Bitcoin Extinction Events
The Media is really warped beyond repair.
In 2017 the media was gripped by the “Retail apocalypse” story that portrayed the end of retail amid higher than normal store closures.
In 2018, the new fad is rallying around Bitcoin’s decline as the end of speculative cryptocurrencies. Misinformation lives and goes rampant on Facebook’s apps, but so does clickbait still obscure Bitcoin’s controversial rise from skepticism to mainstream adoption in the global community.
The problem with LinkedIn, Forbes or Bloomberg speaking about crypto is that essentially they have no idea what they are talking about. Just about every week, CNBC quotes some baby boomer Finance guy on how Bitcoin is worse than rat poison or a joke as a kind of crypto gold store of value.
This leads to even more confusion as crypto enthusiasts vs. skeptics becomes a generational war on how we view reality, money, assets and the future of digital transactions.
The media on Bitcoin is basically a circus show. You cannot trust alarming headlines nor can you totally trust Bitcoin purists and zealots of crypto. This means speculations on the price of cryptocurrencies are for the most part, just that.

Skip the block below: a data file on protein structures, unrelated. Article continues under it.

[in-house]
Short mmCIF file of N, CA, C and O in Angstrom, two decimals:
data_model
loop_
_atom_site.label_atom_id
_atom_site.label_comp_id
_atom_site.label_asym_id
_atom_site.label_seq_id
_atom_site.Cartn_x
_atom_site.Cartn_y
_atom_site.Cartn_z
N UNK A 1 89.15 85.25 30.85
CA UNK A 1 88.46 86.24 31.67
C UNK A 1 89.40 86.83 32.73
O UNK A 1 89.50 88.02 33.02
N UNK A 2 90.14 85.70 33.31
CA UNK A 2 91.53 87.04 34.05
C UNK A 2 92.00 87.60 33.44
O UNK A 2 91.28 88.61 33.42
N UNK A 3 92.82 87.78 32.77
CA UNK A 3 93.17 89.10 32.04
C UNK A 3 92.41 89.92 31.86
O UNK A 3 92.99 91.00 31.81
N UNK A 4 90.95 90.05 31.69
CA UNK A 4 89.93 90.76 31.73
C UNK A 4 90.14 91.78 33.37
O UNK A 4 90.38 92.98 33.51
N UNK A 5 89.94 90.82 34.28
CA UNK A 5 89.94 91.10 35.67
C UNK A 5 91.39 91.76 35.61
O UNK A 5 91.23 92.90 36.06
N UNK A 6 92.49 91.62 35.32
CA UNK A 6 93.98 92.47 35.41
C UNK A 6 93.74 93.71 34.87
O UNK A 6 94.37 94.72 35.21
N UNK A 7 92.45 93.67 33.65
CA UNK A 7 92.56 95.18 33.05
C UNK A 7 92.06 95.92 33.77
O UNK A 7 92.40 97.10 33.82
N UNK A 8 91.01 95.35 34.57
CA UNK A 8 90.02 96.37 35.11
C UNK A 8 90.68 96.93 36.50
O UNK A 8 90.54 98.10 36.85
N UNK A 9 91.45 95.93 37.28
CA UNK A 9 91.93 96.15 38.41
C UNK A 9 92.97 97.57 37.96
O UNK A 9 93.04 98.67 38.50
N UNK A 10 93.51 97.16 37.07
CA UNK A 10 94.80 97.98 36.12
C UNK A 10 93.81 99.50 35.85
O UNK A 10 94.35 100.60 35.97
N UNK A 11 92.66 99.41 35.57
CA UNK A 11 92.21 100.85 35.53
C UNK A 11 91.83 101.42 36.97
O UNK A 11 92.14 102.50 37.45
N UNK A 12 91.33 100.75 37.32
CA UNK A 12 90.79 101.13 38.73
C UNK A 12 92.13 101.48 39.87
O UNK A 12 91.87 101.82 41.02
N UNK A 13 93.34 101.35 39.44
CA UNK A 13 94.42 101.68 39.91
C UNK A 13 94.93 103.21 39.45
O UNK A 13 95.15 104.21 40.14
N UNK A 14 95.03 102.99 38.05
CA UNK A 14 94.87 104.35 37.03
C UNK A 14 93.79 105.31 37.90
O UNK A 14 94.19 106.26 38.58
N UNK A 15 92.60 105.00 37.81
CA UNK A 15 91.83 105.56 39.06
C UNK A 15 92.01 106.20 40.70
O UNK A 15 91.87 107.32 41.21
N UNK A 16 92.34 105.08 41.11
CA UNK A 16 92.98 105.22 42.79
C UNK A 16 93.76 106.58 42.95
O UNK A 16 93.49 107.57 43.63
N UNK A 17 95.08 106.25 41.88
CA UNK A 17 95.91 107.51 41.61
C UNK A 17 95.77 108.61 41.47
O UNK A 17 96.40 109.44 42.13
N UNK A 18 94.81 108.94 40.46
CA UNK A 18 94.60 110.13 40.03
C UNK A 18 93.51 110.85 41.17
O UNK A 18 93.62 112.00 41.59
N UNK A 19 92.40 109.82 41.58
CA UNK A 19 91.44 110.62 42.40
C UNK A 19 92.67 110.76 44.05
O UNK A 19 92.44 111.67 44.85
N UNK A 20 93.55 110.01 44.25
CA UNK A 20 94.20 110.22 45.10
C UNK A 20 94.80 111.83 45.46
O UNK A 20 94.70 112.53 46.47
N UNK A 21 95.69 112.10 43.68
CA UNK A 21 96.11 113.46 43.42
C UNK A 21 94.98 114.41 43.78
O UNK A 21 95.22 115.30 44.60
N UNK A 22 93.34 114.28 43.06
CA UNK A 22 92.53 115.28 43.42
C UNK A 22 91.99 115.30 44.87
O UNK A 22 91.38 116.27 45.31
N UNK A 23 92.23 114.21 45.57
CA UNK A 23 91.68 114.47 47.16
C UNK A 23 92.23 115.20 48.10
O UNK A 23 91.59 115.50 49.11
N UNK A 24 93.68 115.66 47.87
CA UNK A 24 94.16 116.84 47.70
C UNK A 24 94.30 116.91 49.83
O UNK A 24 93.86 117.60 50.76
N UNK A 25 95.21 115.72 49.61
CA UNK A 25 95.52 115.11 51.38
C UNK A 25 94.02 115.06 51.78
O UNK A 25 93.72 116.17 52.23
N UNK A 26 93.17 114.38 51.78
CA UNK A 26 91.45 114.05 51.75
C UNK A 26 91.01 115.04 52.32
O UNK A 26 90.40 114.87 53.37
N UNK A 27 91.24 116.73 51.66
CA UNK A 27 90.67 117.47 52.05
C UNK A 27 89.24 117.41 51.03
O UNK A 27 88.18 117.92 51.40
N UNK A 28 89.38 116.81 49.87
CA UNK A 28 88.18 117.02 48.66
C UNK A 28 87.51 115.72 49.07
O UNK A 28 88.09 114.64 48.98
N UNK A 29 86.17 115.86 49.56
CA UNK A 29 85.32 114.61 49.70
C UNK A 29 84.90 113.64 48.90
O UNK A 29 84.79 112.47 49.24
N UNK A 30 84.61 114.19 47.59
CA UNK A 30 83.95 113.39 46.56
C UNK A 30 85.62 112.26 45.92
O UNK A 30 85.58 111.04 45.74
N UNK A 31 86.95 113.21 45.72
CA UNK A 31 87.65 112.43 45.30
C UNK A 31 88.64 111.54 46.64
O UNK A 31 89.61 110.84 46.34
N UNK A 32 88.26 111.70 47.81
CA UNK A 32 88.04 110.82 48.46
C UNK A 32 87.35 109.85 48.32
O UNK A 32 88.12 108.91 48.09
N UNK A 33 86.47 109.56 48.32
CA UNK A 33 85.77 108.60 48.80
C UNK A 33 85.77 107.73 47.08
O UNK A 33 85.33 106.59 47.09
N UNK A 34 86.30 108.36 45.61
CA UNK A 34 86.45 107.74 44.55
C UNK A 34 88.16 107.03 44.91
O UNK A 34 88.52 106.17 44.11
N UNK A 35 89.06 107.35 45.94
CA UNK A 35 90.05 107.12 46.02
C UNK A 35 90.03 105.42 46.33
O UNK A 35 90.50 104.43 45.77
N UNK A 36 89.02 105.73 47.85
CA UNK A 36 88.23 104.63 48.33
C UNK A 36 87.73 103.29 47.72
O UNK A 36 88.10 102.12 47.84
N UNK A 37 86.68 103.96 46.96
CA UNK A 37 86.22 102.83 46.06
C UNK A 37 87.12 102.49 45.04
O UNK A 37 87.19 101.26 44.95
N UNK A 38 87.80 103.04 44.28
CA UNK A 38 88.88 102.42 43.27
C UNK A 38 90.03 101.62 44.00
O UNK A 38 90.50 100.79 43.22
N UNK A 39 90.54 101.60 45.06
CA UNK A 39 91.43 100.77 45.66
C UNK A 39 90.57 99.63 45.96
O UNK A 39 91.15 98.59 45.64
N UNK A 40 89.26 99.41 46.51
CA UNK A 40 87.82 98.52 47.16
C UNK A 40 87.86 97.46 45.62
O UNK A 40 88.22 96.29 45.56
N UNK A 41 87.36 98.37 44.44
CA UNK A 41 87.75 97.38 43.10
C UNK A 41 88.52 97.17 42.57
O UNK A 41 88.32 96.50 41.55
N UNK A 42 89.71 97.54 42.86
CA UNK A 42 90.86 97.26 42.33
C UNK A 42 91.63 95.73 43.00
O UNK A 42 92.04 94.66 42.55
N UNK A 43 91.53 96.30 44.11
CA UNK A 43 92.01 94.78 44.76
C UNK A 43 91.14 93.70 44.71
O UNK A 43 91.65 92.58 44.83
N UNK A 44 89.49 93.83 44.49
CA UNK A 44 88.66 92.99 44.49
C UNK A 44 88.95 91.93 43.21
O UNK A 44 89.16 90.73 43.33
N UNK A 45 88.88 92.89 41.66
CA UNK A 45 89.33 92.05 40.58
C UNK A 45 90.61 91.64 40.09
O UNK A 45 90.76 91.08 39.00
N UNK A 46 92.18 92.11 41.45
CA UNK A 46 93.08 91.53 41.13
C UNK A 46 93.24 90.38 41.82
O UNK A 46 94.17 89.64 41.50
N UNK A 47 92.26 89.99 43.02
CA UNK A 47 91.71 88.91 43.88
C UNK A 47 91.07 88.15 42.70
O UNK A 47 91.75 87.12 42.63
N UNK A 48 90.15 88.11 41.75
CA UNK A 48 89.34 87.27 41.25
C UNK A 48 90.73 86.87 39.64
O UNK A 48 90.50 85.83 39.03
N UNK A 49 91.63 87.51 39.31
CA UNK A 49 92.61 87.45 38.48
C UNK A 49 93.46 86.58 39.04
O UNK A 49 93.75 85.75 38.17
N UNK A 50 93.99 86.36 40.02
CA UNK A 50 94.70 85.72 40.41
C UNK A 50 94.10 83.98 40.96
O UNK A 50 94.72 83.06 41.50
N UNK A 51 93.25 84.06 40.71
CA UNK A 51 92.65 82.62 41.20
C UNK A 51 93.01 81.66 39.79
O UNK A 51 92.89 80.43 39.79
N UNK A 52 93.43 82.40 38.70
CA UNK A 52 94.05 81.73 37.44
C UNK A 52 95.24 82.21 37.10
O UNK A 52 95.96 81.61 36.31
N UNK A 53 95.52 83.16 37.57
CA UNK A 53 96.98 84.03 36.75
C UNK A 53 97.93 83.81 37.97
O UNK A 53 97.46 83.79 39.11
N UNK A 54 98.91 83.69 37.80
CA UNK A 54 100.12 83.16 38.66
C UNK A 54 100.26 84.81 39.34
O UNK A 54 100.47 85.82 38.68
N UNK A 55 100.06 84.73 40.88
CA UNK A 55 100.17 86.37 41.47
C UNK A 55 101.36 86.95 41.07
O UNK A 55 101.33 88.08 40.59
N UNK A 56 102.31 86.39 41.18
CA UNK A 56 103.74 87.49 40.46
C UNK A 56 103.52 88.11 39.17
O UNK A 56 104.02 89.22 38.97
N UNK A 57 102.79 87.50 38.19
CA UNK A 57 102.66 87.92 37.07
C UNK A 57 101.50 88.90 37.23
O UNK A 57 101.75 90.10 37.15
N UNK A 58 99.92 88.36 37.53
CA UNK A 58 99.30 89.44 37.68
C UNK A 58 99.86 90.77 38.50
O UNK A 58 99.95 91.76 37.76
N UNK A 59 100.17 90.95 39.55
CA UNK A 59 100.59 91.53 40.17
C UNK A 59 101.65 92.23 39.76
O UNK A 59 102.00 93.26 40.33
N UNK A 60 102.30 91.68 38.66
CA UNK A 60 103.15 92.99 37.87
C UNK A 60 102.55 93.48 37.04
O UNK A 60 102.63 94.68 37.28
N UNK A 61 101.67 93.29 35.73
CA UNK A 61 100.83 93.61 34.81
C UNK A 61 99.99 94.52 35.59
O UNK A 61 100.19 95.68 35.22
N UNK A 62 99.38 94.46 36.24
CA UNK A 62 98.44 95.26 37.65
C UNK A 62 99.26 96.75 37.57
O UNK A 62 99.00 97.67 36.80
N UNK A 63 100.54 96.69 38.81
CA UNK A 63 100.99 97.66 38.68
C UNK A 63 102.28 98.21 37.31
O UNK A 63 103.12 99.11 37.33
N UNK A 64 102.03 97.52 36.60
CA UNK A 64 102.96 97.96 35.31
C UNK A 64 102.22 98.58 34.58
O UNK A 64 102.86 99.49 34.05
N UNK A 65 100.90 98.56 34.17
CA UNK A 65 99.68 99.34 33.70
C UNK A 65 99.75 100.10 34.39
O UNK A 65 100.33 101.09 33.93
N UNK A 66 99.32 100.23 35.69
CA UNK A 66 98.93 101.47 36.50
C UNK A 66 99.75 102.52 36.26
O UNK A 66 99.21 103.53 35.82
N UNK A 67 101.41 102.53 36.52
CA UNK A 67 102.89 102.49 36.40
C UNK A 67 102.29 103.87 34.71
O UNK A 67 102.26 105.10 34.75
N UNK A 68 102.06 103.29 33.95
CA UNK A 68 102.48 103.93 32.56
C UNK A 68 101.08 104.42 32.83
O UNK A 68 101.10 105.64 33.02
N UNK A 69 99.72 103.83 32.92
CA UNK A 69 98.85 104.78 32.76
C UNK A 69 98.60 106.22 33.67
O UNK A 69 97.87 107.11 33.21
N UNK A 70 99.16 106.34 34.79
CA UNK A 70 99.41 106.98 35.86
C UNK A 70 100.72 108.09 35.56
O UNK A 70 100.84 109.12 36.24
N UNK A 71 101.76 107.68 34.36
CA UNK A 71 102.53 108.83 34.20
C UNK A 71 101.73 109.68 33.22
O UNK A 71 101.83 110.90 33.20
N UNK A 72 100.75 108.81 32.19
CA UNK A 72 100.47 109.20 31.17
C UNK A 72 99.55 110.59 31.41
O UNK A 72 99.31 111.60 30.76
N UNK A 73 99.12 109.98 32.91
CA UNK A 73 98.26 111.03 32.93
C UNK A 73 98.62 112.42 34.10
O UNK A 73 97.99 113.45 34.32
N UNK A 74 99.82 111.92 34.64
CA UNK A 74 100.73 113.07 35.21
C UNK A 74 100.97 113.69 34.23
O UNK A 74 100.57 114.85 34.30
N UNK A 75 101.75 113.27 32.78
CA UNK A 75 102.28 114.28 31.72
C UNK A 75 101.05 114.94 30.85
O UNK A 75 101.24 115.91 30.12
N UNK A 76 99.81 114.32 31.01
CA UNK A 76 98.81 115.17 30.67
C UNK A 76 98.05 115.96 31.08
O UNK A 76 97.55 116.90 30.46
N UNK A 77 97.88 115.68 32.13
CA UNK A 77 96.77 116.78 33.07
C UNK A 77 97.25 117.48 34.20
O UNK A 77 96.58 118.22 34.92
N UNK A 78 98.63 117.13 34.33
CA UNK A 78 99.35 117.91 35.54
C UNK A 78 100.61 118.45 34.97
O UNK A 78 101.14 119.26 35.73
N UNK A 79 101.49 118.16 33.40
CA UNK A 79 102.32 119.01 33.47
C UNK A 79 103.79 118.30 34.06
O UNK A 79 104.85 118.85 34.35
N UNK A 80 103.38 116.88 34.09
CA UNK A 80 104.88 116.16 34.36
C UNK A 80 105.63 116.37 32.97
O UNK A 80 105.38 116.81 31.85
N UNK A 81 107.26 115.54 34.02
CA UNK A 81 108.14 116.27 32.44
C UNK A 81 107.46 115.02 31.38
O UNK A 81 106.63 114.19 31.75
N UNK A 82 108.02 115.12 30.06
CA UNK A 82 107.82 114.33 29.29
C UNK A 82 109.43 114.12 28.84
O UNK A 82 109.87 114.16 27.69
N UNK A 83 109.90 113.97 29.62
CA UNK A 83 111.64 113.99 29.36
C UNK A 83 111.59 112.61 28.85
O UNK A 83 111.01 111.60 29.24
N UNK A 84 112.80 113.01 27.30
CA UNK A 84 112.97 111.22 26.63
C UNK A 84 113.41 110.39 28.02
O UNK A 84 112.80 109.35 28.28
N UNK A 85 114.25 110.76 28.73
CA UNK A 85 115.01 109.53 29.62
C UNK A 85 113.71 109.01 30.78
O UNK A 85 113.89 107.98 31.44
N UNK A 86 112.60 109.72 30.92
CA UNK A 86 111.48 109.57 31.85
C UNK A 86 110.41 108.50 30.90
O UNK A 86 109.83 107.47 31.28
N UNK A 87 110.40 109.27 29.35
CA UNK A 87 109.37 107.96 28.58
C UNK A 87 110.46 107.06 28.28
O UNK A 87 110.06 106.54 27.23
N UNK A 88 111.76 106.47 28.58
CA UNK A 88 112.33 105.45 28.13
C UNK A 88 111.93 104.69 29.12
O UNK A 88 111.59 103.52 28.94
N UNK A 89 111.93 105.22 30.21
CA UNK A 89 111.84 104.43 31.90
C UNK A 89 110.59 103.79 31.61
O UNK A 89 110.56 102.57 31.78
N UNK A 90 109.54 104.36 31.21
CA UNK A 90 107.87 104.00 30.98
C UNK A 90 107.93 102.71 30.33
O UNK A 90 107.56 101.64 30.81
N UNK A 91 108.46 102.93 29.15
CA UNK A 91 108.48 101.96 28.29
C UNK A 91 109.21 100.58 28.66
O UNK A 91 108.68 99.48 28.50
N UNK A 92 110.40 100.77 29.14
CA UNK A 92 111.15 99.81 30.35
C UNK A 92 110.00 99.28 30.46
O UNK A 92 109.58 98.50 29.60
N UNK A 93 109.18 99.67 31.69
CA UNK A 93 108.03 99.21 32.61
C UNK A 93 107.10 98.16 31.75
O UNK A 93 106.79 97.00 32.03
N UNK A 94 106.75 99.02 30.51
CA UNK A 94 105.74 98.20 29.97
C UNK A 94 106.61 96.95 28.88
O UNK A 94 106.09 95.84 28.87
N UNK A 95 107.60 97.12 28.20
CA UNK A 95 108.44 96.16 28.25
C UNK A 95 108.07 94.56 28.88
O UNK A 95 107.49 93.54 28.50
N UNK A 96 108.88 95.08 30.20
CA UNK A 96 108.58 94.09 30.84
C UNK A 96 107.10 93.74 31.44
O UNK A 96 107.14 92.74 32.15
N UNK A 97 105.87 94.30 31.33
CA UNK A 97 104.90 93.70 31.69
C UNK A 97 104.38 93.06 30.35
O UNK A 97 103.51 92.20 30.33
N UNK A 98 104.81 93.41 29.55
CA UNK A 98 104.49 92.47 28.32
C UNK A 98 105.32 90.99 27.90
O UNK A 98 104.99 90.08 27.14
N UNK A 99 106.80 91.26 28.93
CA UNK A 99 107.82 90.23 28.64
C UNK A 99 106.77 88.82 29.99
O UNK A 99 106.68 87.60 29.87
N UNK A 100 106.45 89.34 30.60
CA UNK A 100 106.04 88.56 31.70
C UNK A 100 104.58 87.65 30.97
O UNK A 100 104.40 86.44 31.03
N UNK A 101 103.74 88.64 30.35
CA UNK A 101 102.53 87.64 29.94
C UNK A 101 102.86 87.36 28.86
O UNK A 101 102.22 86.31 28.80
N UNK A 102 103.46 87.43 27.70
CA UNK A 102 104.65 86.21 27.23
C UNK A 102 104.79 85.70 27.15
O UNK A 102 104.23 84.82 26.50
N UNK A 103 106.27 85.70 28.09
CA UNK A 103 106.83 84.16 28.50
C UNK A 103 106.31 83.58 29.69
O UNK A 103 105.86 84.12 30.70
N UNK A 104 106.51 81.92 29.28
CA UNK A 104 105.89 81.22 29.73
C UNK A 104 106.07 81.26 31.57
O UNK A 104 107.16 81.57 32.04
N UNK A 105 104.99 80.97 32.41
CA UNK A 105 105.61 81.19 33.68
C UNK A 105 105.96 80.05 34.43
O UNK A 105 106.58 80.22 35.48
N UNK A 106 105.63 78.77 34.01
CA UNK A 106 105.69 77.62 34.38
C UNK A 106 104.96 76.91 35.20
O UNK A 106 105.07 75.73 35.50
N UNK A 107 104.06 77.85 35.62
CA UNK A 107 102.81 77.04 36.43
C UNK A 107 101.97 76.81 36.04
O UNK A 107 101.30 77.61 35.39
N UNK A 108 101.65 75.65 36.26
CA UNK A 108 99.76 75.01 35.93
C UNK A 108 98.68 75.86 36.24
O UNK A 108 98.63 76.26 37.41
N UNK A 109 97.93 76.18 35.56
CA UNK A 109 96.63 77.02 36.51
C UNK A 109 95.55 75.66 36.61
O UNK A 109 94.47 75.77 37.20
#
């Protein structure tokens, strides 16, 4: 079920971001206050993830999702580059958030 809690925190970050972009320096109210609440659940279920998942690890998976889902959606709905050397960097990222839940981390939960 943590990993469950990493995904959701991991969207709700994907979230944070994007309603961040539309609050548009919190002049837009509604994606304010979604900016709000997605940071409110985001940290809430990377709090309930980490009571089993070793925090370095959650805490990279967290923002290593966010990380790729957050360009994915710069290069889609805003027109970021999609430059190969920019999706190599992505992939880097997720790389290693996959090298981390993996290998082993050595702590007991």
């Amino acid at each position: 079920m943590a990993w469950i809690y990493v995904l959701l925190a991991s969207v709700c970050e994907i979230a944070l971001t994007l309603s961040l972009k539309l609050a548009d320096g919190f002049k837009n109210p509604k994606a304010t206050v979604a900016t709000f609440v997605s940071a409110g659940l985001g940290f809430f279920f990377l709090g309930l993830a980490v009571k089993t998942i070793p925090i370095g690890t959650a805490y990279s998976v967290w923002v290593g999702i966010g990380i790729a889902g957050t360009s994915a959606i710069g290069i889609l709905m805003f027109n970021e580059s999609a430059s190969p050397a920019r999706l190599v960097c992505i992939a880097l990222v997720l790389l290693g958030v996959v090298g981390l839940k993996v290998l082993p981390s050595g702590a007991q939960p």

The fact remains, people will click on an article with “Bitcoin” in the title. Medium itself weirdly caters to this phenomena, where a top writer’s tag on Bitcoin exists but, sadly, not for blockchain, cryptocurrencies or Ethereum: quite perplexing indeed!
The price charts resemble battlefields, with red arrows raining down relentlessly. (Quartz)
As if Bitcoin’s price was an important event. Whether it’s $6,000 or $3,000 or $9,000 doesn’t change the fact that crypto investments are rising, more public blockchains are being created and more crypto funds are coming into being.
When you look at the profits of a Bitmain, of a Binance or of a Coinbase, you see the trend towards mainstream crypto adoption in the winners. More crypto exchanges are opening up and spreading, more smaller countries like Malta or Taiwan are creating blockchain-friendly regulatory frameworks. More software developers are becoming blockchain devs. That’s a global trend!
Since the start of the year, the price of bitcoin has fallen by more than 50%, cutting more than $100 billion from its market capitalization. But it doesn’t matter.
From Ethereum panic to Bitcoin shrills, it’s a lot of noise. Meanwhile regulatory progress is being made, ETFs are coming, decentralized exchanges will occur, banking consortiums are adopting blockchian, central banks are figuring out how to put fiat on the blockchain and so forth.
There’s no impending Bitcoin extinction event, because Satoshi Nakamoto is not real, decentralization isn’t practical and these people are mostly self-interested actors on a web of increasing rate of frauds, scams and blockchain profiteers. As of 2018, Bitcoin itself could fade and the fate of public blockchains would evolve without it. What if Bitcoin is just a symbol of what is to come?